Virus Blockers (Common) FAQs
Virus Blockers (Common) FAQs
- 1 If I use the Untangle Server, do I need to install virus software on individual network computers?
- 2 What happens to virus hoaxes?
- 3 If I have both virus blockers installed, are one or both used and in which order?
- 4 How can I test that viruses are being blocked?
- 5 Why does the Event Log say this file is blocked, but I can still download it?
- 6 Emails with larger attachments somehow disappear or are not delivered. Why?
If I use the Untangle Server, do I need to install virus software on individual network computers?
If you have Untangle's Virus Blockers running on the Untangle Server, the Untangle Server scans all inbound and outbound email traffic that goes through the Untangle Server. This protection is your first layer of protection. Imagine this scenario:
Angela is a Resume Writer at Angelic Resumes, Inc. One day she works from a remote location, and downloads an infected file from the Internet to her personal laptop, then to her USB drive. She returns to the office the next day, and, using the USB drive, saves the infected file directly to her desktop computer. Her desktop computer is now infected with a virus. To make matters worse, she emails that file to her coworkers. Her coworkers download the file, and now their desktops are also infected.
In this scenario the file was transferred without going through the Untangle Server. If Angela had emailed the file to her coworkers work email accounts from her personal email account, that email would have passed through the Untangle Server, and the Untangle Server would have prevented the virus from entering your protected network.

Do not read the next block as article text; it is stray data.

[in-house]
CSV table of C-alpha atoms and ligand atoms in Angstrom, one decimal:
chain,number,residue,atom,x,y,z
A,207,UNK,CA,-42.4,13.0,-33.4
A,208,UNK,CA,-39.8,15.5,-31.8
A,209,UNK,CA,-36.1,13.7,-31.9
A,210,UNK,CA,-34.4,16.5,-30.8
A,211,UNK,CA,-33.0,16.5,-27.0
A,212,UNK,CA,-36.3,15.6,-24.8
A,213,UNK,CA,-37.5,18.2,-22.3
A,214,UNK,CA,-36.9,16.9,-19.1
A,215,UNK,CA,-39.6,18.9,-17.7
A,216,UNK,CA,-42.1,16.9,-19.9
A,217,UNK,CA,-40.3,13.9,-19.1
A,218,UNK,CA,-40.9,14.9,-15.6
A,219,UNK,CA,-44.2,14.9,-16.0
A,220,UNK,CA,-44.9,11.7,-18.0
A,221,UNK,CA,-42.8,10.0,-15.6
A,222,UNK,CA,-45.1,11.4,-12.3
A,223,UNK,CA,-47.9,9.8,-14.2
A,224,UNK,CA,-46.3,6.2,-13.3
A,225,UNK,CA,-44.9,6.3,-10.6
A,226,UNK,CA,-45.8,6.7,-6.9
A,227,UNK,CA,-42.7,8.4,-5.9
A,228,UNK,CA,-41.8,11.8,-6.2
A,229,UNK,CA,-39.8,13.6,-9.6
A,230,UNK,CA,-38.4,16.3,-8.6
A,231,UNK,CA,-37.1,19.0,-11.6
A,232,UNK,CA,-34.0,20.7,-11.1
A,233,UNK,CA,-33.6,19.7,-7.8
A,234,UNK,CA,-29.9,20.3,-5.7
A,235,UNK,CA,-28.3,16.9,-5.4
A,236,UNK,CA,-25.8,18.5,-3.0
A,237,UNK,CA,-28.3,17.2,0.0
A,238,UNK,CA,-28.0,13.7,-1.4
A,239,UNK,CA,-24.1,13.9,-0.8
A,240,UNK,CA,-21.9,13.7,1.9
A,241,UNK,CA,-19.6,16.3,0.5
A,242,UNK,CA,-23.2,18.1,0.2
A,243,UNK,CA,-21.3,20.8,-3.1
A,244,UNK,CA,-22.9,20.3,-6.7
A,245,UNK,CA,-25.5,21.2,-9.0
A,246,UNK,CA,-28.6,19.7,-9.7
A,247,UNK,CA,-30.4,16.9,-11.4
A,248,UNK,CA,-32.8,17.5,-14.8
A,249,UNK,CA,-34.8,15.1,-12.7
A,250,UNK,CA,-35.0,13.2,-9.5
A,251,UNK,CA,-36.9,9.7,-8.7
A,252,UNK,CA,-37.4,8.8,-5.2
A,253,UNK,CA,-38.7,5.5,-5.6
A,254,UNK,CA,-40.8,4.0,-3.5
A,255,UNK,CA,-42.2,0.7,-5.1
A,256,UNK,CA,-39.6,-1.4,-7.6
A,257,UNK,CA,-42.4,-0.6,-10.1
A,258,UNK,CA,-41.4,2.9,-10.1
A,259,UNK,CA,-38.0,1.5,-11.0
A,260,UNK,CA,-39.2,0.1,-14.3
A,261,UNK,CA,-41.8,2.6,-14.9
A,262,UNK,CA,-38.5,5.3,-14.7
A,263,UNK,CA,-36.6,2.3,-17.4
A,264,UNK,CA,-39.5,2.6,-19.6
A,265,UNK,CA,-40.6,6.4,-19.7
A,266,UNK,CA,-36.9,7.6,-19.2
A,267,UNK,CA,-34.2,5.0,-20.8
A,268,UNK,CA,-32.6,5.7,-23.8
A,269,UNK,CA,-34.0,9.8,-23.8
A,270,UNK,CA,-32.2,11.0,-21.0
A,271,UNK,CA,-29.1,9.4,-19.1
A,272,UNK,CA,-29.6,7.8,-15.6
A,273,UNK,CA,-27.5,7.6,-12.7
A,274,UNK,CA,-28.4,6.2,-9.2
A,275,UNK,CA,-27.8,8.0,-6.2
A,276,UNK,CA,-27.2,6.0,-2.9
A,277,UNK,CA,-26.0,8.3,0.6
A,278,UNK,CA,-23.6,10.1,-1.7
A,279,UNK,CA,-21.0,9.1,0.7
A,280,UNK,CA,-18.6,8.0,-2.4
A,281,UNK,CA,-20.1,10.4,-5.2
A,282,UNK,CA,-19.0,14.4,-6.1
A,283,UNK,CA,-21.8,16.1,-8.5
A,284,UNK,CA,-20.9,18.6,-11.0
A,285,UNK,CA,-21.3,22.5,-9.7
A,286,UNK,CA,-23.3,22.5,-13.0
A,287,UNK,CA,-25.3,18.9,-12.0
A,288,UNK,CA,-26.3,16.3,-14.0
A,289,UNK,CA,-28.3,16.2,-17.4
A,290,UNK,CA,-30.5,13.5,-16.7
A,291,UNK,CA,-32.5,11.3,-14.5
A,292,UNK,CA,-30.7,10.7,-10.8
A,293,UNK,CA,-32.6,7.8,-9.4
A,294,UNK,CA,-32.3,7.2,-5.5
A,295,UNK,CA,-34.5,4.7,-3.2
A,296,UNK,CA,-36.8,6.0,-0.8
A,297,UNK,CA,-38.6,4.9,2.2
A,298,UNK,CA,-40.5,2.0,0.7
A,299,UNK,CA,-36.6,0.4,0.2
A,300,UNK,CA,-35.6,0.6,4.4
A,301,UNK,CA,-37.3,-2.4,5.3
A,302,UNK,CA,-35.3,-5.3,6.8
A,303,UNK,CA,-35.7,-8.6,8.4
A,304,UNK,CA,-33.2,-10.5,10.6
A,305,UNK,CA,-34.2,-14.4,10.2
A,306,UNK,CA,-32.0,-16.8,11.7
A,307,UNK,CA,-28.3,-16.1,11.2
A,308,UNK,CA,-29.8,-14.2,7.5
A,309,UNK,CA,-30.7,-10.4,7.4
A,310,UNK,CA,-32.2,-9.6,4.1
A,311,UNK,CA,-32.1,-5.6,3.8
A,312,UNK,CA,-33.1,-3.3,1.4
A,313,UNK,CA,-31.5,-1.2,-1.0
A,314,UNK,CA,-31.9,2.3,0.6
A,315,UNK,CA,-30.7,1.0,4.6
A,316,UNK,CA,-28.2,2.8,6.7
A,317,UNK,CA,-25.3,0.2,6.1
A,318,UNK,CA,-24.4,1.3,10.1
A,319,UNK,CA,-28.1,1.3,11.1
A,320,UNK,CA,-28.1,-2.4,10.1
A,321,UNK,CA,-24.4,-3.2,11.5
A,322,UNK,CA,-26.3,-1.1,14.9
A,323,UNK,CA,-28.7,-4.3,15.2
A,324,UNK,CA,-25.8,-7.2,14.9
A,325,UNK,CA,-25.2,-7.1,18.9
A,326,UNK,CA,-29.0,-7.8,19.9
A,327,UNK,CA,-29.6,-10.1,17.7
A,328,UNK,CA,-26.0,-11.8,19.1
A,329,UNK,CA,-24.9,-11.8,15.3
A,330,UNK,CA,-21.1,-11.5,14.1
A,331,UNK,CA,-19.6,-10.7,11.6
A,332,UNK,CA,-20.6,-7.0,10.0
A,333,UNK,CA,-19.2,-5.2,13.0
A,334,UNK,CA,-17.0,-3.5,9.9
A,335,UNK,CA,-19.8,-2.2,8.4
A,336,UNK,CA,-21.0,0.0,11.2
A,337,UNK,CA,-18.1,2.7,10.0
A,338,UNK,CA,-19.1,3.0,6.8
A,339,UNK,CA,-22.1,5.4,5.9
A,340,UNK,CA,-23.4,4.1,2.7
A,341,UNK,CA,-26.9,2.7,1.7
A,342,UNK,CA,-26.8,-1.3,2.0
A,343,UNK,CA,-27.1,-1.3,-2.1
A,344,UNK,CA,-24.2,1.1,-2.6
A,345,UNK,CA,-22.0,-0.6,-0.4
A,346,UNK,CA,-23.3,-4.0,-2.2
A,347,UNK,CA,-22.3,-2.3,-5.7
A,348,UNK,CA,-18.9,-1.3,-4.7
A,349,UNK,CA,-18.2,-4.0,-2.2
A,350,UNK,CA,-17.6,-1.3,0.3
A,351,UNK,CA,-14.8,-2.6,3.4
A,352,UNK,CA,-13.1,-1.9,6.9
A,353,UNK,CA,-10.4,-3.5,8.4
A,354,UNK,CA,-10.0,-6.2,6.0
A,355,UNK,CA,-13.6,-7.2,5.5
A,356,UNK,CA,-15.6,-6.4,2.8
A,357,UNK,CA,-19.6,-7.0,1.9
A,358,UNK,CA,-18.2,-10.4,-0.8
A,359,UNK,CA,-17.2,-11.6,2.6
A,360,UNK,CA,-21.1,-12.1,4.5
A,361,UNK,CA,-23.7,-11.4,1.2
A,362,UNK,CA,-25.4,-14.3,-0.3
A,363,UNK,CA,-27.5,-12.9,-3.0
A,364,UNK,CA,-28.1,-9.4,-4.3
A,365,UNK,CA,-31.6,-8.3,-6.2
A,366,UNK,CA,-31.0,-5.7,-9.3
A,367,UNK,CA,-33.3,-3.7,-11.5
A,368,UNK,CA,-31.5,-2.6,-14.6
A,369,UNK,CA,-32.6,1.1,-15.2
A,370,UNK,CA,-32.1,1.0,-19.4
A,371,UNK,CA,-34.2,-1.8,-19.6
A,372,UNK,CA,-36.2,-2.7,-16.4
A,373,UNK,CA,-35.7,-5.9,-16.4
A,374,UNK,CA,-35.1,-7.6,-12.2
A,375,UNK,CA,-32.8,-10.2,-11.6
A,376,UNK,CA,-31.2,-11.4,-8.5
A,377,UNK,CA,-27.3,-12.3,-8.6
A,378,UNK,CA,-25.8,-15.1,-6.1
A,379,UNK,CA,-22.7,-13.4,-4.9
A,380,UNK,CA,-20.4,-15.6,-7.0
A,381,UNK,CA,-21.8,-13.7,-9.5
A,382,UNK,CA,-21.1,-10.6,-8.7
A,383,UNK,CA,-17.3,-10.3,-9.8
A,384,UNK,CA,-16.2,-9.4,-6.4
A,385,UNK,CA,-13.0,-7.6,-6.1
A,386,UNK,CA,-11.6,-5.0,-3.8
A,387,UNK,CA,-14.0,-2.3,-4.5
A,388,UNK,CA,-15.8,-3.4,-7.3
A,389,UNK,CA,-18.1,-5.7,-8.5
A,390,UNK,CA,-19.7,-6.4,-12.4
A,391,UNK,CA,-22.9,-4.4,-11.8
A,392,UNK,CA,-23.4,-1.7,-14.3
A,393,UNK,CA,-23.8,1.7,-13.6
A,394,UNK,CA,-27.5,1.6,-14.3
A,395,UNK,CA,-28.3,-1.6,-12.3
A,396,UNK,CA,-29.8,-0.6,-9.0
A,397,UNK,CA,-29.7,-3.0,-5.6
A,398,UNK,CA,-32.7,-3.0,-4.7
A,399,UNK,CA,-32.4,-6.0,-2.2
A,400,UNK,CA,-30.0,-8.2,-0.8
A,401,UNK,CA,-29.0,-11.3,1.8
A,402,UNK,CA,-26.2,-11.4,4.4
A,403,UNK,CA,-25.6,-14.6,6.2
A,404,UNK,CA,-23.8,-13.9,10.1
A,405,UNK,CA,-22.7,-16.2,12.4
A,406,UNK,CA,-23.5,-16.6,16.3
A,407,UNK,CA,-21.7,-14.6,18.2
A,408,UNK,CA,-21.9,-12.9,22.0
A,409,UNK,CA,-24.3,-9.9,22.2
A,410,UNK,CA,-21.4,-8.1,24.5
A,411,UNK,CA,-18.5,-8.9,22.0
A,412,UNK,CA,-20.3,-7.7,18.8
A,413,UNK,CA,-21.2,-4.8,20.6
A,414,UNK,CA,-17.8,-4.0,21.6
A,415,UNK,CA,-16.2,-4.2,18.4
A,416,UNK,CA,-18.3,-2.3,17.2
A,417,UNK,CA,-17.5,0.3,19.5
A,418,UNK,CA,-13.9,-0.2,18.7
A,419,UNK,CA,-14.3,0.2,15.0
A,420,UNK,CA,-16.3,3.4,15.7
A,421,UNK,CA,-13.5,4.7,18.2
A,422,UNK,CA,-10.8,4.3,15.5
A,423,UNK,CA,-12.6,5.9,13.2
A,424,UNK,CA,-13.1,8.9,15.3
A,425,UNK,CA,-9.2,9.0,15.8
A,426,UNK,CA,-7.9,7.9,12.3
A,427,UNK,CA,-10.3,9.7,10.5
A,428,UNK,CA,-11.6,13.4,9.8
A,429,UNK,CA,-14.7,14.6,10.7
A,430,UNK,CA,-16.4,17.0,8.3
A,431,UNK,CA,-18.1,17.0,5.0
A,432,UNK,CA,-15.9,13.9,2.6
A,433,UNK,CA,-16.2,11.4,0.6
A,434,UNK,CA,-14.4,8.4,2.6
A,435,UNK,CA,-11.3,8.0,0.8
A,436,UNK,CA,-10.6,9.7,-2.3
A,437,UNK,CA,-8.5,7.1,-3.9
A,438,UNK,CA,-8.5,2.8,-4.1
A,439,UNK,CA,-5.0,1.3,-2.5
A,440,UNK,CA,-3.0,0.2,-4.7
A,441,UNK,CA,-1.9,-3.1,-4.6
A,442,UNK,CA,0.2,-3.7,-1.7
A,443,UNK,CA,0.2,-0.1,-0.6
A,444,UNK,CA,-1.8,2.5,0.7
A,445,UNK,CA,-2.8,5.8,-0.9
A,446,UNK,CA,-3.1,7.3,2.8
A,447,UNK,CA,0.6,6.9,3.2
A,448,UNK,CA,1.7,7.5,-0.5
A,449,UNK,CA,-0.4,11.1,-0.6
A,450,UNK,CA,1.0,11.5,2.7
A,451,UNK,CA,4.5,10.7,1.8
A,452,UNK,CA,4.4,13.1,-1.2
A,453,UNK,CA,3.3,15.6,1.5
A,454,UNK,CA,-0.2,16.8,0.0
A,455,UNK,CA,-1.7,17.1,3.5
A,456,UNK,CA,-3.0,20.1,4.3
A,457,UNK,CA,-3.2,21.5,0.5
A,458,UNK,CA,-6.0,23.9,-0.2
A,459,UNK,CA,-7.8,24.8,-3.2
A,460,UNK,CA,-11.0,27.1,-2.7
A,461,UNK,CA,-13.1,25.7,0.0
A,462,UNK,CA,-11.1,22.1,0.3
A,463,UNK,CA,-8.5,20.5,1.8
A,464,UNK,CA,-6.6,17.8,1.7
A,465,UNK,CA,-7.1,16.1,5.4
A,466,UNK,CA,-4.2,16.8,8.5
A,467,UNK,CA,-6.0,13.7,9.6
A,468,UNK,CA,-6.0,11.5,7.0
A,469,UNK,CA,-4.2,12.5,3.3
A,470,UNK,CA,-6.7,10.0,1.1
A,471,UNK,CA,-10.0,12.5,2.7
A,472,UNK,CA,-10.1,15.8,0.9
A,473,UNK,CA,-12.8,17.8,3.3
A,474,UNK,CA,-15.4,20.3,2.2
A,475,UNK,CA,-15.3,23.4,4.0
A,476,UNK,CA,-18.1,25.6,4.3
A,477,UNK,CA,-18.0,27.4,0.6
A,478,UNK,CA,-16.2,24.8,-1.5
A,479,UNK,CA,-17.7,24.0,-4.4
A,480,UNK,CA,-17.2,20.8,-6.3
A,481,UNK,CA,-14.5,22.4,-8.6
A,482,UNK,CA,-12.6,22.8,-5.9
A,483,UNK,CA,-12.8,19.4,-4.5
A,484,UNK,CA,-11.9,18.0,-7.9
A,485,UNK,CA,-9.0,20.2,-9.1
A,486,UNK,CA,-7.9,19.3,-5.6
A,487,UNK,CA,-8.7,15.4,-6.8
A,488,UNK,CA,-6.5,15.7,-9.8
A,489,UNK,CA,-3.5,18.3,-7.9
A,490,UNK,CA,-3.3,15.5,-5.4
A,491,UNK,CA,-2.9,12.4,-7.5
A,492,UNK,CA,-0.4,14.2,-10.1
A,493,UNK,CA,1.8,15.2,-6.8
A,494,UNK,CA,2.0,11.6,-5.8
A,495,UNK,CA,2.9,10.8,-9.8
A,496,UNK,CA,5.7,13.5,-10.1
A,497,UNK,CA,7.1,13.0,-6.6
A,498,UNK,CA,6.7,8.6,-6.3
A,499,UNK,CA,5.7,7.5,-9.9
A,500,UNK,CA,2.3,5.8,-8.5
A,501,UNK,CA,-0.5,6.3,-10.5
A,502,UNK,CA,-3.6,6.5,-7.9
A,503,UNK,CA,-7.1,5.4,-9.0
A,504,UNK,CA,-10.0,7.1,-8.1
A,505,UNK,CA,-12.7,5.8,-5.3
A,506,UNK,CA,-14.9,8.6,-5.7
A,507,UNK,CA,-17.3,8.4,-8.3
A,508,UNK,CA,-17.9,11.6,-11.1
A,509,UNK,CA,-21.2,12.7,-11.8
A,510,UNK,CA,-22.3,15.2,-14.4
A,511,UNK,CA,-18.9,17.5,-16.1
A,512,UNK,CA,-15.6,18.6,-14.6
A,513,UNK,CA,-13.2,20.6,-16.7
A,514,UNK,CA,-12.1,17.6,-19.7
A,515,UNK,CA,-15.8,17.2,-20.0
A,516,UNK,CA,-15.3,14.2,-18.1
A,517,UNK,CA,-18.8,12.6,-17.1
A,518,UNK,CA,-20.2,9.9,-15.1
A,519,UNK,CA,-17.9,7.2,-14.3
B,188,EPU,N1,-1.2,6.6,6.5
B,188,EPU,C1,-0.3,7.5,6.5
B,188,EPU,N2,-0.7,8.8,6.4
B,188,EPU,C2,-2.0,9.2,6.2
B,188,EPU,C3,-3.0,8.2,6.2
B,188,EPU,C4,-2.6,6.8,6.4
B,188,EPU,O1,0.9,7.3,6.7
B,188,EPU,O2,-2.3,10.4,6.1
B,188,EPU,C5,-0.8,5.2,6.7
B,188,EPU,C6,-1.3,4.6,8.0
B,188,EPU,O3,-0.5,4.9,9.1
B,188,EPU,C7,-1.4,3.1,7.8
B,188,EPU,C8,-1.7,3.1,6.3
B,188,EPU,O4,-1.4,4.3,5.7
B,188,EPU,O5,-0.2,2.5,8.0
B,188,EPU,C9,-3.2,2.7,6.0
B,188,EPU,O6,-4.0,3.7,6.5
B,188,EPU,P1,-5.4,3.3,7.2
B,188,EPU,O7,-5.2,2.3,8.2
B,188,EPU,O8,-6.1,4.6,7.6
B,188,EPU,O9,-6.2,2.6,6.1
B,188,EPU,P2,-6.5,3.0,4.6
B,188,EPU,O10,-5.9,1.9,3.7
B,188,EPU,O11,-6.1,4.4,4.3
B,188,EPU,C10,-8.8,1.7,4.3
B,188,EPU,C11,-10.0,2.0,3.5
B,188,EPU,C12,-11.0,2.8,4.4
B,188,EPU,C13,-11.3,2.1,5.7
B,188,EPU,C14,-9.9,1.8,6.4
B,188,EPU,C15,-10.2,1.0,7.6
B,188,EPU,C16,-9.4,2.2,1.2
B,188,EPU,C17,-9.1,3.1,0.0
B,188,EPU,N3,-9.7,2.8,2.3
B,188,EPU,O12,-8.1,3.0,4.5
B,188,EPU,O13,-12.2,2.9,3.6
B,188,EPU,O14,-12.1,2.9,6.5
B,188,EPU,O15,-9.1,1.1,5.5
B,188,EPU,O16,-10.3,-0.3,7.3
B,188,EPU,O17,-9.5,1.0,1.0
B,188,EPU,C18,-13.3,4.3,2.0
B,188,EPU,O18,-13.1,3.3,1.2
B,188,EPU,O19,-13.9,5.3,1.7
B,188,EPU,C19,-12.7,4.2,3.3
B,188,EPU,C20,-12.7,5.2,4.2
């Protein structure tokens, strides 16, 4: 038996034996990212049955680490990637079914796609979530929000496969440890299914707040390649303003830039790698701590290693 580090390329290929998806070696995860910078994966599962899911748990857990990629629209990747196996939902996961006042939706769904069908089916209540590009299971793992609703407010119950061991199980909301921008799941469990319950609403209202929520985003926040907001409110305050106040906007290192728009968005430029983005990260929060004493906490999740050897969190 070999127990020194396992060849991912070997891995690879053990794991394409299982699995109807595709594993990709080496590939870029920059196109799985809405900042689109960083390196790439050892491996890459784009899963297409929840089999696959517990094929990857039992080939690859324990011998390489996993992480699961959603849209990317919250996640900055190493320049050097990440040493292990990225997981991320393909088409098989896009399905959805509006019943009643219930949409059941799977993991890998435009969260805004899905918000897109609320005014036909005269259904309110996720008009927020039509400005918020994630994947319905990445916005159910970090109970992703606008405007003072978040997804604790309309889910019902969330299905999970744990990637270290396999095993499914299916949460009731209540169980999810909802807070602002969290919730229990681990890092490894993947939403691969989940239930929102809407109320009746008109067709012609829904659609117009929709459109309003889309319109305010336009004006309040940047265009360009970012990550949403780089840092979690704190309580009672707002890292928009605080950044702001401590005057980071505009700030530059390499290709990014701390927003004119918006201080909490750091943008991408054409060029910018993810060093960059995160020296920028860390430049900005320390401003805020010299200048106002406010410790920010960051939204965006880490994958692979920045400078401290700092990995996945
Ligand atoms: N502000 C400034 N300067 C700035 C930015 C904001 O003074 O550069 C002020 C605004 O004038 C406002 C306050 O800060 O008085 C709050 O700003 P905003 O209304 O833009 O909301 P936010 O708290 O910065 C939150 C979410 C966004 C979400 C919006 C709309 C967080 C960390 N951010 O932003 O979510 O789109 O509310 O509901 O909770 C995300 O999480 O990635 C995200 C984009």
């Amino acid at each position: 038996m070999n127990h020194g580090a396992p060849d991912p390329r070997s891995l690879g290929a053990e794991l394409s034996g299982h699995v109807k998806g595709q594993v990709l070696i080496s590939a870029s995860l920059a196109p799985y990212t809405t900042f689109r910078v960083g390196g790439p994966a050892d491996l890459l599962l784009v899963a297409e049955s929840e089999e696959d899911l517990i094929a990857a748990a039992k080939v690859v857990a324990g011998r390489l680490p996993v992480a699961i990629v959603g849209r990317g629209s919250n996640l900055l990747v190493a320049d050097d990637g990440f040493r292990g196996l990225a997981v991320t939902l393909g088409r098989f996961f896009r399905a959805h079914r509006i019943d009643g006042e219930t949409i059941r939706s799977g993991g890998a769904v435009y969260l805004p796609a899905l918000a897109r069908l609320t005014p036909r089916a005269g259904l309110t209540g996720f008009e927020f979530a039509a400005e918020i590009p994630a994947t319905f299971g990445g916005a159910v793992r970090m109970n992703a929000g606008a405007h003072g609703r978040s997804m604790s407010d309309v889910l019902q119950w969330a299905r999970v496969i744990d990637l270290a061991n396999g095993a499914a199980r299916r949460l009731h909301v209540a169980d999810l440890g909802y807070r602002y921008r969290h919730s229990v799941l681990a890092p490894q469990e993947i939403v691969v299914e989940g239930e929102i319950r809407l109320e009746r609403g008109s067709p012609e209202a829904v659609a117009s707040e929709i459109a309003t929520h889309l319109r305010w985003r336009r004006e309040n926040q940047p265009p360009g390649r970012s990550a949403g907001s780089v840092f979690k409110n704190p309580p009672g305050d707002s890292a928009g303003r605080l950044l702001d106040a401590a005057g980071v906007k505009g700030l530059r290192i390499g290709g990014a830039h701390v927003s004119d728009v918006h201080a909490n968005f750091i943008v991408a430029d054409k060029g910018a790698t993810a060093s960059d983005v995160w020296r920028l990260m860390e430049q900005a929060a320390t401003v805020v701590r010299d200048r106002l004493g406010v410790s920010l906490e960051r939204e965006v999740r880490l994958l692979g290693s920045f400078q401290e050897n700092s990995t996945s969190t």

You cannot fully ensure that all traffic enters and exits your Untangle Server, Untangle recommends an additional layer of protection. Consider installing anti-virus software on all network desktops and laptops.
What happens to virus hoaxes?
If I have both virus blockers installed, are one or both used and in which order?
If you have both virus scanners installed, Virus Blocker is applied to a message first: if a message passes Virus Blocker, then and only then is Virus Blocker Lite applied to the message (there's no point in scanning the message twice if the first scanner has rejected it.) This is not to say one scanner is inherently better than the another: note that Virus Blocker is complemented by Virus Blocker Lite and in the case of a virus-free message, the computational overhead of the virus scan includes both scanners; where as a message that would be rejected by both scanners incurs the computational and time cost of just KAV. T perform a valid comparison, you should run test messages through the Untangle Gateway with no scanners installed, Virus Blocker by itself, the Virus Blocker Lite by itself and lastly both scanners installed together and compare the results.
How can I test that viruses are being blocked?
An easy way to test HTTP virus scanning is to download the eicar test from a machine behind Untangle. If virus scanning is not working the file will download successfully (it is harmless). If it is working a block page will be displayed.
Why does the Event Log say this file is blocked, but I can still download it?
When downloading over the web small files are blocked with a block page. Larger files are treated differently. They are fed to the client at a slower rate than they are actually downloaded so the client does not time out while the download happens. After Untangle scans the complete file it will either refuse to send the rest if there is a virus or immediately send the rest. This means for large files the event log says the file is "blocked" then checking the file size on the client will show that you do not actually have the complete file.
Emails with larger attachments somehow disappear or are not delivered. Why?
While Untangle is scanning attachments your email server is still waiting for the message, most likely triggering a timeout setting. If you're using MS Exchange, you'll want to increase the ConnectionInactivityTimeout setting.